AMES, Iowa -- Hear the numbers "9/11" and you immediately conjure up horrific images of New York's World Trade Center towers being struck by commercial jetliners, hijacked by terrorists. That's because the media devoted more resources to covering the 9/11 attacks than any other news event, and audiences were understandably riveted to that coverage for weeks.
But more than just the sheer volume of media attention, it was the way the tragedy was covered that gave the September 11 attacks iconic meaning and transformed "9/11" into a potent political symbol that continues to be used today, according to Iowa State University Assistant Professor of Sociology Brian Monahan. He examined mainstream media coverage of the attacks as a case study on how the news media create "public dramas" for a new book, "The Shock of the News: Media Coverage and the Making of 9/11" (March 2010, New York University Press), which went on sale last week.
"'9/11' has become a kind of symbolic shorthand," said Monahan, who also serves on the faculty of Iowa State's criminal justice program."If someone says '9/11' in relation to matters of domestic policy, social control or foreign affairs, the audience can immediately draw on our shared understanding of 9/11 and we know what they are talking about is serious and demands our attention and concern. This obviously makes 9/11 a valuable resource for elected officials and other public figures who look to gain support for a particular policy or agenda by creating a linkage to 9/11."
The making of a "public drama"
Monahan defines a "public drama" as a particular format used by the news media to organize and present news in the form of highly dramatic and emotional stories that offer a mixture of compelling characters, dynamic plot, captivating settings and other story elements. Through the book's 9/11-specific content, he advances a public drama framework as a way to understand why so much contemporary news takes the form of serialized dramas that often bear greater resemblance to popular fiction than detached journalistic inquiry.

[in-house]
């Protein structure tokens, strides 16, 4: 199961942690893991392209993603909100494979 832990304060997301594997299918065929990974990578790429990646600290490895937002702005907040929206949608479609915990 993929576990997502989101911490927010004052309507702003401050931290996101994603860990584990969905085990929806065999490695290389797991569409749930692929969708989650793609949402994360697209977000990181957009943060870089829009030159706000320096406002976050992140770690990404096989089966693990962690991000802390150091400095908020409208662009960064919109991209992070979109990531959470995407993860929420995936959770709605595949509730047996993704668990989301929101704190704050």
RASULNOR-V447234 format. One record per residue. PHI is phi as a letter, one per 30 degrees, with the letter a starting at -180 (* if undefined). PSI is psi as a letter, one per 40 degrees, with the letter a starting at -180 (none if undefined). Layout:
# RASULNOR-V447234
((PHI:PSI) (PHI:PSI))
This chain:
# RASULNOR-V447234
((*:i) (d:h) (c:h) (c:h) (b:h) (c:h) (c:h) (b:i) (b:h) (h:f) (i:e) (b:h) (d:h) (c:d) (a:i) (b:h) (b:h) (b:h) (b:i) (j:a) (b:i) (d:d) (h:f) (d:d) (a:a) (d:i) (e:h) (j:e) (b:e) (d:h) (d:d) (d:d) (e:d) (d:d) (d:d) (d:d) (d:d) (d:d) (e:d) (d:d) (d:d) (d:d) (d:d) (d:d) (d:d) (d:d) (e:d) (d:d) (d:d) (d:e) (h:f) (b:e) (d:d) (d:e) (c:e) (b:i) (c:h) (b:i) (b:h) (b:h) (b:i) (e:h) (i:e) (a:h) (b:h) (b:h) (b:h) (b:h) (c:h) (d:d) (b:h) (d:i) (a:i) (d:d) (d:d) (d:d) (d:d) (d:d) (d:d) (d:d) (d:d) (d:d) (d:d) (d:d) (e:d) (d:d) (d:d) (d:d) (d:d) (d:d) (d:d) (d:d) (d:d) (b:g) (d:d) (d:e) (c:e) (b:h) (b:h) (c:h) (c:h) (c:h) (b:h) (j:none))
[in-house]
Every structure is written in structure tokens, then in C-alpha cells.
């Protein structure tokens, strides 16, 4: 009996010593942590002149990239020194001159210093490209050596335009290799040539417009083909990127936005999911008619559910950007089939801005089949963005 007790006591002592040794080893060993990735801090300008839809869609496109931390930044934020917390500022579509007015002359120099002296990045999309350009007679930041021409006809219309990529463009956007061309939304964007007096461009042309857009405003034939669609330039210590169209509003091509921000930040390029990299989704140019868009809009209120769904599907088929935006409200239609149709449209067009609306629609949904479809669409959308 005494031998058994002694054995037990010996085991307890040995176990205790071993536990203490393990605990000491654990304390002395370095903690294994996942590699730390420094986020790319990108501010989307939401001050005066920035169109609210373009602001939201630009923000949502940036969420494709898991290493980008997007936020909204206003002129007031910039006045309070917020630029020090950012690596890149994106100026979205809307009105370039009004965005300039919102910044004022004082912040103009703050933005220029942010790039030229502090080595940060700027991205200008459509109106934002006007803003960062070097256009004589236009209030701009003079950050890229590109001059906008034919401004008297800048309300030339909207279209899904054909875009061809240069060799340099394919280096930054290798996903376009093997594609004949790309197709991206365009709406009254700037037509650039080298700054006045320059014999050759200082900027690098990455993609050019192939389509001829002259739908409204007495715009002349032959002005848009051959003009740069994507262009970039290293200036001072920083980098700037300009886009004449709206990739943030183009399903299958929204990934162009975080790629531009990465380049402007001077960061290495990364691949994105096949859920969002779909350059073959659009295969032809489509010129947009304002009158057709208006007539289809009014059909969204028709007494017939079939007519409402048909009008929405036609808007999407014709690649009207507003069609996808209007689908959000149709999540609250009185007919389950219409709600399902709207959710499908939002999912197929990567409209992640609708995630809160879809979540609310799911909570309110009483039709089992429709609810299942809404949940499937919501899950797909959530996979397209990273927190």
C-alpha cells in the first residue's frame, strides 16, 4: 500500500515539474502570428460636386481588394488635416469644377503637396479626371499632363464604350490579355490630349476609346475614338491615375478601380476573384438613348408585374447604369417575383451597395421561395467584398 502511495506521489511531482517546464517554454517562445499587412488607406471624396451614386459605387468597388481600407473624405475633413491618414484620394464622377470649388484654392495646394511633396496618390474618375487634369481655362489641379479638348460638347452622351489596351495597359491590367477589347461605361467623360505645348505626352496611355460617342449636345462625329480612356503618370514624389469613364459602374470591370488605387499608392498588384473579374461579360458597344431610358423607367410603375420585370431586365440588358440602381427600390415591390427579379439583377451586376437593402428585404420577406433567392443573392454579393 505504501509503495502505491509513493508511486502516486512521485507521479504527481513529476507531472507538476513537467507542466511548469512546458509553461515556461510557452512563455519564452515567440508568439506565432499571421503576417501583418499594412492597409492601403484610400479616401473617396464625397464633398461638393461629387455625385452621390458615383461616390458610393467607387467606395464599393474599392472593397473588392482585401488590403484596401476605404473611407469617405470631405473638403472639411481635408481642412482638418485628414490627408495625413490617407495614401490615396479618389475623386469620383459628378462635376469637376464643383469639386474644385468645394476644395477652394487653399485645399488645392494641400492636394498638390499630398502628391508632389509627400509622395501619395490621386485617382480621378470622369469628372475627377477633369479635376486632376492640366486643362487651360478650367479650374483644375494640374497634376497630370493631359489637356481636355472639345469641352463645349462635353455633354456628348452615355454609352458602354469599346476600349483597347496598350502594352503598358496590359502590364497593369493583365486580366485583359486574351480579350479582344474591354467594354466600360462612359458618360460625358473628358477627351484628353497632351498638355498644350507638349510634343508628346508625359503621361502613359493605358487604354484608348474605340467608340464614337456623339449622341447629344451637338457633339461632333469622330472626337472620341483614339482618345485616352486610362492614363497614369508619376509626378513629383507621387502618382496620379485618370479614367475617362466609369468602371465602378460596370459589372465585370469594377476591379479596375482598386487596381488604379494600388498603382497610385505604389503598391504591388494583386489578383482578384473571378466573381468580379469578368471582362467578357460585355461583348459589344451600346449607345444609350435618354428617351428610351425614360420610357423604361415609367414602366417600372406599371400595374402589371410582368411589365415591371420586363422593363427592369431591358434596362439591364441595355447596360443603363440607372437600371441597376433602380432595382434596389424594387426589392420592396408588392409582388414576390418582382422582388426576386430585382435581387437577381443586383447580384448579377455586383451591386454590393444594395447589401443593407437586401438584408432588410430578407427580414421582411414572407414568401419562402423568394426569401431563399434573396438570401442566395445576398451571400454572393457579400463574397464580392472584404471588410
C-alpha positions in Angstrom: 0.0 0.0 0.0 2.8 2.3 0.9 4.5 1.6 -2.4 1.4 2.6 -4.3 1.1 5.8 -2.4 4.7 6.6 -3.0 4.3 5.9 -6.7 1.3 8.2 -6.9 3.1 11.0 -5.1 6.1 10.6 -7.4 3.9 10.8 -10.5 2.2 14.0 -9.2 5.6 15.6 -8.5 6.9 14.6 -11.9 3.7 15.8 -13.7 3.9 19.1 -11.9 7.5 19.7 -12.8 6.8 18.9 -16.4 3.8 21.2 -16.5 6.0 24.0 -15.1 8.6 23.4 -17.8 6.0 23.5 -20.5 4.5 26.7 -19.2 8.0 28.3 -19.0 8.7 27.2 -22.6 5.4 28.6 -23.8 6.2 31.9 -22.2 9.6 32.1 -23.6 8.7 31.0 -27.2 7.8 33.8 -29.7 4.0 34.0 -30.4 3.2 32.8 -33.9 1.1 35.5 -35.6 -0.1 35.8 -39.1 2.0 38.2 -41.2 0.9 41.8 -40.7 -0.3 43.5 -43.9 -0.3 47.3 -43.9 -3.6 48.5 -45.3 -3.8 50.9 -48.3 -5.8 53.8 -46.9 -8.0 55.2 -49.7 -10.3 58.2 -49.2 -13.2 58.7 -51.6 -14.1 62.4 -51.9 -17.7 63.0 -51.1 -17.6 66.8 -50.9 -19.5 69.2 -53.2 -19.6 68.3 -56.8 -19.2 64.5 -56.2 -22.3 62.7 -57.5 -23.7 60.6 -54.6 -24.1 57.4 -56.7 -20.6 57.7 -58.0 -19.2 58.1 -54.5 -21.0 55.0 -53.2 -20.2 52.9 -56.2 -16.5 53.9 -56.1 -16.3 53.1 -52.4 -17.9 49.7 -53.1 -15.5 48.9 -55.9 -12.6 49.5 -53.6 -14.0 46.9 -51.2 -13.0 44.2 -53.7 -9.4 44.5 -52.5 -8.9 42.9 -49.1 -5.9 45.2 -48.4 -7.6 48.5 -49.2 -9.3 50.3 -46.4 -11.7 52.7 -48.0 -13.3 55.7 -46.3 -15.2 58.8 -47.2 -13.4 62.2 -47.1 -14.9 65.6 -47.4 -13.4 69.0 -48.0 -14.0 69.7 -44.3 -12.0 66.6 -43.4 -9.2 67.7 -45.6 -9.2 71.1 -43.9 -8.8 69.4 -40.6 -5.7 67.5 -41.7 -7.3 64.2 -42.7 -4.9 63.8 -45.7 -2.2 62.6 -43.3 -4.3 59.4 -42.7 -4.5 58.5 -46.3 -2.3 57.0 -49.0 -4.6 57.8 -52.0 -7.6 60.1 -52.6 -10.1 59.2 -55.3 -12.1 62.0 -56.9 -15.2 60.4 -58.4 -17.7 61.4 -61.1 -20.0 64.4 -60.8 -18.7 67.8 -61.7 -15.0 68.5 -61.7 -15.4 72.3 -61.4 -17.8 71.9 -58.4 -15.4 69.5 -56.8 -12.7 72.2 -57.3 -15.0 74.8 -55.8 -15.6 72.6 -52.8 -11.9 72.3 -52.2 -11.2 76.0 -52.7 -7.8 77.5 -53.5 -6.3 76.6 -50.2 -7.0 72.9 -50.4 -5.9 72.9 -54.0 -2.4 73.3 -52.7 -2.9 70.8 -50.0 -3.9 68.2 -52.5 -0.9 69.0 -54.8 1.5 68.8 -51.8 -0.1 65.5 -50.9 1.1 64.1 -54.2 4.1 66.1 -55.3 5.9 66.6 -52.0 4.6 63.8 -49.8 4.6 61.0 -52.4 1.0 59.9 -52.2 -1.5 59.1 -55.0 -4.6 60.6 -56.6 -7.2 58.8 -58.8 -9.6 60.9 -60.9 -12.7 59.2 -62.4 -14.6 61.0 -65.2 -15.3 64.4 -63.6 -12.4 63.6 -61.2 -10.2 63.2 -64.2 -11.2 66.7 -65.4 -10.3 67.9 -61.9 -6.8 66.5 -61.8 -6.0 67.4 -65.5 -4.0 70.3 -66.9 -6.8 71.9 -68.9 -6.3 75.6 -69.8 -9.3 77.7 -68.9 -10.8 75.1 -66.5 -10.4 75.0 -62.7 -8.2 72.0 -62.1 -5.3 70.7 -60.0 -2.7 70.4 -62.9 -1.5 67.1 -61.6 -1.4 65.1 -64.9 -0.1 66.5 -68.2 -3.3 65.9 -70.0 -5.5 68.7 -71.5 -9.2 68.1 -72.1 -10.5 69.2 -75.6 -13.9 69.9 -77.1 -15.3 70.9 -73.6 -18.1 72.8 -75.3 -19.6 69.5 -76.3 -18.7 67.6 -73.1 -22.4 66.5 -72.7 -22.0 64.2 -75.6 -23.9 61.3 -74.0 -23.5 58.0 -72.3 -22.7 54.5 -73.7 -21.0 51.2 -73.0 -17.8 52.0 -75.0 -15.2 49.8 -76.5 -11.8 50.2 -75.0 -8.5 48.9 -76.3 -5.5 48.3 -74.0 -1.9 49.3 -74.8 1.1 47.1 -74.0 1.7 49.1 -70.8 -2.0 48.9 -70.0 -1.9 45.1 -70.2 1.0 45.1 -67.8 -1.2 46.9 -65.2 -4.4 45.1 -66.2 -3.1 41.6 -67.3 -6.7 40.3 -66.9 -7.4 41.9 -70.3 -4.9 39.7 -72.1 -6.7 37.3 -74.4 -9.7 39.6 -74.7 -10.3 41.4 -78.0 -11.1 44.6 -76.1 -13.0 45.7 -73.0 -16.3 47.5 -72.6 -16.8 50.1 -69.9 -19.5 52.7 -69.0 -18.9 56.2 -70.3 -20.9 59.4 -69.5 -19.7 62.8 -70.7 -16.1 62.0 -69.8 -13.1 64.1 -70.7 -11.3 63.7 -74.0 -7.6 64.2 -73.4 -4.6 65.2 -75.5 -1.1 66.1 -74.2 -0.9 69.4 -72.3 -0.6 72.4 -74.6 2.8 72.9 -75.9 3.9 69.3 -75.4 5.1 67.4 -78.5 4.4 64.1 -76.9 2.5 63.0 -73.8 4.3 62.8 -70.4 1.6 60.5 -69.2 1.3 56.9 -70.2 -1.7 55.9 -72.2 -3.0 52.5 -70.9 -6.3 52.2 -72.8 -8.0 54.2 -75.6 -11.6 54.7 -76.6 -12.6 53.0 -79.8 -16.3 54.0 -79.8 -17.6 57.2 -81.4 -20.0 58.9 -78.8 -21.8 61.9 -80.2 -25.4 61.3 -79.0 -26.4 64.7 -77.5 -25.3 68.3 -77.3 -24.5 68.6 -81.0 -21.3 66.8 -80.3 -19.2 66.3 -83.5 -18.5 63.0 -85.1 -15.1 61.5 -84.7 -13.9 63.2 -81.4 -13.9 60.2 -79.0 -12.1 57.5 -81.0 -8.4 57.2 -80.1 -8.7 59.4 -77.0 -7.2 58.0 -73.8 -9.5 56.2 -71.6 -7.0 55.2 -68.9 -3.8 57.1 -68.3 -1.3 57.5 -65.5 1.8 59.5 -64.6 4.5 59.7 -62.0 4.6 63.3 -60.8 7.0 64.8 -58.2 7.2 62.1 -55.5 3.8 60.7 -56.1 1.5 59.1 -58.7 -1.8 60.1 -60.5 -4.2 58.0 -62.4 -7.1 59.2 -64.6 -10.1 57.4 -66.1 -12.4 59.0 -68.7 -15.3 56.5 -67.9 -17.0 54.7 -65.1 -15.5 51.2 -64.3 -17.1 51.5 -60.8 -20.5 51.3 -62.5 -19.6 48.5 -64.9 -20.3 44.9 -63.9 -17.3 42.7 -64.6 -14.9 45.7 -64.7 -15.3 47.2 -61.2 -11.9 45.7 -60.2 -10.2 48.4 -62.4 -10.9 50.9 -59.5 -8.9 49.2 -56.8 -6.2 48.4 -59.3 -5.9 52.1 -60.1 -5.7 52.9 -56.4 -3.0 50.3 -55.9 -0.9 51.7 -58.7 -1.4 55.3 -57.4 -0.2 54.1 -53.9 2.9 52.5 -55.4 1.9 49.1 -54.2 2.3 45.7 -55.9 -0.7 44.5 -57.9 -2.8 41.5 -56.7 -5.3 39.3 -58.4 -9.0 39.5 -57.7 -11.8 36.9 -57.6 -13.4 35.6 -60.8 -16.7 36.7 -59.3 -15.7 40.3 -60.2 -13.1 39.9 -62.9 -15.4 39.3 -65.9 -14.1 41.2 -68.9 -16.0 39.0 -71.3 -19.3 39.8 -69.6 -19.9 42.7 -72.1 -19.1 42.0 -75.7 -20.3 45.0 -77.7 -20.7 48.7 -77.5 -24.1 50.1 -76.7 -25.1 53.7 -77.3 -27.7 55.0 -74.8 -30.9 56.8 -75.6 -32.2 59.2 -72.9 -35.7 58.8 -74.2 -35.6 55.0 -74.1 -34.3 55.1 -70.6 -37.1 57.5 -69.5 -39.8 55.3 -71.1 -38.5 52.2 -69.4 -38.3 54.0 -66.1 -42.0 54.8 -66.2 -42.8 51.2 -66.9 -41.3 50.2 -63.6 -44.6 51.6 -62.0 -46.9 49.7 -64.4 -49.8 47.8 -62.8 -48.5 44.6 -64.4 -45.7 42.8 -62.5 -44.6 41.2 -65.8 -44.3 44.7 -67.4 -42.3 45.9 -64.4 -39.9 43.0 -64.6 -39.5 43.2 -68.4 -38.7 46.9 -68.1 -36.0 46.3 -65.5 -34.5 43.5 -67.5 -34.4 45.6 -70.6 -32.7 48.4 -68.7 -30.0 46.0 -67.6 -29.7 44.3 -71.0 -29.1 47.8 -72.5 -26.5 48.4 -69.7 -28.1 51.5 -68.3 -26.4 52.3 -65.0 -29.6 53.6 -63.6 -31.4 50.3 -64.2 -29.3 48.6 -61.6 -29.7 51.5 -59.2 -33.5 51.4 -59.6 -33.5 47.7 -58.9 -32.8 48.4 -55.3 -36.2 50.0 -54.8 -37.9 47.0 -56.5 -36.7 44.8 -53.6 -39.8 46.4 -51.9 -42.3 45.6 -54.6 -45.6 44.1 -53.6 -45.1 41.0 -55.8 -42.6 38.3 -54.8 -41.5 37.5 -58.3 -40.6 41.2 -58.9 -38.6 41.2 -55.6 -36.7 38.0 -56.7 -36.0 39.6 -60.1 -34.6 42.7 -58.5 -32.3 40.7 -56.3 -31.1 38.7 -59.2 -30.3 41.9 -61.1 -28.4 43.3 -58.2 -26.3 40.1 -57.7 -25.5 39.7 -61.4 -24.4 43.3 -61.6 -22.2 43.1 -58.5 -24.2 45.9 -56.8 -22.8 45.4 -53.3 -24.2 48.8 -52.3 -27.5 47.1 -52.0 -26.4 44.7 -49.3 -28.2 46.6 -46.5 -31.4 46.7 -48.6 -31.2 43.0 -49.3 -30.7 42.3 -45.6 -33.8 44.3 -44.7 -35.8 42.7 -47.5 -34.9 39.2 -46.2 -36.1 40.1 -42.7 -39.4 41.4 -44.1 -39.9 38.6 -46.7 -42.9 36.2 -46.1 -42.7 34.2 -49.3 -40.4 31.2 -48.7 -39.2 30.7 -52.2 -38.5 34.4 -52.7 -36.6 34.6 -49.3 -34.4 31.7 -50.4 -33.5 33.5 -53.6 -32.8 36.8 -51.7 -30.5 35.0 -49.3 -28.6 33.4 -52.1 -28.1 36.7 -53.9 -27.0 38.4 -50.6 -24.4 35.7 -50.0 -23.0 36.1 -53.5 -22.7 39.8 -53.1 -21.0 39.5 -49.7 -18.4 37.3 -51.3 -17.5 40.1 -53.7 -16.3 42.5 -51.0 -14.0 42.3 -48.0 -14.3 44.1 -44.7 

The key component in creating a public drama, according to Monahan, is piecing the various news elements -- information, events, images, quotes, timelines and so on -- into a compelling story.
"Making a public drama requires more than just grizzly details or human interest," he said. "It's got to be a story with suspense and intrigue and plot developments and characters fully developed.
"The audience has to care about what is being presented; they need to feel an emotional or psychological connection with the plot or the characters," he continued. "So it's not quite just as voyeuristic as simple human interest would imply. It's more immersive."
Before he could assess if that's the way the 9/11 tale was told and retold, Monahan first had to determine how best to analyze the massive media coverage the tragedy received.
"I'd say the two challenges [in writing the book] were one, making sense of history as it was unfolding; and two, digging in to the most covered event in the media age and finding a representative way to go through that," Monahan said. "And essentially, I turned to previous research on most major events and found that people turn to television first. Eventually, television can only offer so much depth to the coverage -- whether it be for time, narrative or format constraints -- and so people turn to other sources; in this case, print and online news articles."
Studying "Today," The New York Times
Because of how the public gets news in major events, Monahan chose to analyze the first week of television coverage on NBC's "Today" show -- the highest rated morning show on the most watched news network at the time. He also chose to review the first year's coverage from The New York Times because it provided the most comprehensive coverage of 9/11 and is still largely regarded as the nation's "newspaper of record."
The book details how the 9/11 coverage was transformed from initial hard news to what Monahan calls a morality-based tale centered on patriotism, victimization and heroes.
But while news presented as a public drama may make for captivating television or interesting reading, Monahan says it often results in an incomplete understanding of events and issues.
"The emphasis on creating an entertaining story with a titillating plot requires an unfortunate trade-off in which a balanced assessment of the policy implications of an issue, or the causes or consequences of an event often gets cast aside in favor of a non-complex narrative that will appeal to the audience," he said. "As a result, the public ends up with an overly simplistic and often skewed understanding of what has happened, why it has happened and what should be done in response."
Because of the frequency in which the powerful public drama format is used, Monahan encourages everyone to become more critical consumers of news -- particularly when the story's script takes on an iconic life of its own.